With the aging infrastructure we still have in Toronto, it’s a constant struggle to stay ahead of the elements and keep sewers and drains in good repair. Drain lining is still a fairly new technology, but we’re seeing more and more instances where it has proved the best way to resolve an urgent problem. Whether your drain decides to begin crack during winter when the ground is frozen and digging is almost impossible, or it’s simply that you don’t want the mess and fuss of excavating half of your driveway to repair a leak, this could be the answer. Here’s how it works:
Step 1: Getting the Full Picture
First things first. Before you can attempt any form of repairs, it’s important to know just what you’re dealing with. A drain camera inspection using closed-circuit television equipment enables you or your plumber to find all the visible problems inside the pipe in question, so you have an idea of how bad the damage is and where along the drain it’s located.
Step 2: Cleaning Out the Pipe
You can’t do repairs in a drain-pipe filled with debris, so your next move is to clear it out using a plumber’s snake. If the pipe is clogged with garden debris the snake will shift most of it and enable you to flush it out with water. If the reason for the damage to the drain is because of tree roots that have penetrated the pipe, you may have to remove the tree in order to free up the roots and clear them out.
Step 3: Inserting the Lining
Once your drain is cleared of all debris, the next step is to insert the new drain lining. This is done by passing a flexible liner saturated with resin into the drain. The liner is warmed up and an air bag is pushed into it using rods that can reach up to 30 feet in length. Pressurized air is pumped into the bag, which causes it to expands the liner against the sides of the drain. The resin is moulded to the interior surface of the pipe.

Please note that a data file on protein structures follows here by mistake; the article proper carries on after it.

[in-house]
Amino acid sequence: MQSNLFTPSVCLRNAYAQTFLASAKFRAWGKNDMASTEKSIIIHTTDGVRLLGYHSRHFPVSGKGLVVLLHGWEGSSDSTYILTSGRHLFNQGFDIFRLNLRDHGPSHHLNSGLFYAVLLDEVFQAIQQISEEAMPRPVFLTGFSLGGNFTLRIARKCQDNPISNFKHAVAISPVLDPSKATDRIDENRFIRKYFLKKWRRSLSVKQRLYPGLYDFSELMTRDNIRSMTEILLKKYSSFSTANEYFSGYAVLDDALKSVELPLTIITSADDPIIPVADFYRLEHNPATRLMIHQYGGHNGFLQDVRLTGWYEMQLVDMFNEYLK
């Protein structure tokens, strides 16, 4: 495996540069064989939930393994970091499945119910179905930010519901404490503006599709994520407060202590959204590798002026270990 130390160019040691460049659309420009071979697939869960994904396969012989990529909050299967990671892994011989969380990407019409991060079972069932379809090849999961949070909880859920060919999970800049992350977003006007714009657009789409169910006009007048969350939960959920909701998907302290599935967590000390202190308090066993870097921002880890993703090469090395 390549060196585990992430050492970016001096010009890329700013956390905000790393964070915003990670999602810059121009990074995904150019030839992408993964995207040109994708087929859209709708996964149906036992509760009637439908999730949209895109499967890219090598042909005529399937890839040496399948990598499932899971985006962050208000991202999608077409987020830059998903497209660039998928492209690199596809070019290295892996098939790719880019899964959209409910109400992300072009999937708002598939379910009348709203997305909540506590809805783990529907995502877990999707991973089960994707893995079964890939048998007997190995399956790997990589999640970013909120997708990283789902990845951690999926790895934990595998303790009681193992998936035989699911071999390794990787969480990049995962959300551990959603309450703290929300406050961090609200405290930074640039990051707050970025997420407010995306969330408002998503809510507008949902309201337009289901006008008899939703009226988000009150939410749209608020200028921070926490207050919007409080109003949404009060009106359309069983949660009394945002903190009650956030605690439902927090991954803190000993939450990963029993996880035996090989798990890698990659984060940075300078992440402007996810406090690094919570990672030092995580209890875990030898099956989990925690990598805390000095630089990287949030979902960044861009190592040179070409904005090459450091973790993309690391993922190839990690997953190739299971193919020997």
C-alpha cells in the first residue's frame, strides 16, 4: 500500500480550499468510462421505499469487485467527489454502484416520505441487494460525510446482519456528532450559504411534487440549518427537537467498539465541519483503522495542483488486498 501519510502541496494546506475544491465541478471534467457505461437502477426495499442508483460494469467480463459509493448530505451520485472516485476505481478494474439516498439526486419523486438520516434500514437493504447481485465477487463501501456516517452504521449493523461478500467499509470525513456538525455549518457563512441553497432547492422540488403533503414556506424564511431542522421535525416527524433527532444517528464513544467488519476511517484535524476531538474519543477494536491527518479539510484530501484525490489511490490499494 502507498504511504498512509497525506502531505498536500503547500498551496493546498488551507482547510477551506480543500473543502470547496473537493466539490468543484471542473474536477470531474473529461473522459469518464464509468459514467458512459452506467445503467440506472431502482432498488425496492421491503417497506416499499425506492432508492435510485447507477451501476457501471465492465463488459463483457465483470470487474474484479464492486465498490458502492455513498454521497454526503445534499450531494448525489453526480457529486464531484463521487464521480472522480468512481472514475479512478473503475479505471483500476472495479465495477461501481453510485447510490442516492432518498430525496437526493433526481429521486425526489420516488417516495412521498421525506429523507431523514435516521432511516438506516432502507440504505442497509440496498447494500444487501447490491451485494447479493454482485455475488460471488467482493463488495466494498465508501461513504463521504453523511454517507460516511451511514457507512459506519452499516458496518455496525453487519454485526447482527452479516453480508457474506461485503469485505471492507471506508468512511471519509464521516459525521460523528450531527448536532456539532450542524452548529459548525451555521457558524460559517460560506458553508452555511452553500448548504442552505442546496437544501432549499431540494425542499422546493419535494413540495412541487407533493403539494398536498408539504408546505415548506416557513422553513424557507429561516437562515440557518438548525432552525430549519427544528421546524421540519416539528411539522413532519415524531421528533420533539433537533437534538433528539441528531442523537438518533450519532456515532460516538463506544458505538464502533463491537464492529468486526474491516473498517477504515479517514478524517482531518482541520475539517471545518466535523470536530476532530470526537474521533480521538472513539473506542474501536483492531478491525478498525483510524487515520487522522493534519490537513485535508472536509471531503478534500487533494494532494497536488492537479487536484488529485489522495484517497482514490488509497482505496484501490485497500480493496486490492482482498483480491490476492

Step 4: Finishing Process
Once the resin cools down, it hardens to create a smooth, new drain lining inside the original pipe. The air bag is then pulled out using the rods, leaving the newly lined pipe behind. The final stage is to reconnect the pipe to the sewer system and do another camera inspection to make sure no faults exist and that the water is able to flow freely through the repaired section of the drain.
It’s no longer unavoidable for a damaged or leaking drain to result in expensive excavation activity – not to mention the cost of restoring the surface afterwards. Your qualified Toronto plumber will be able to tell you whether drain lining is an option for your problem.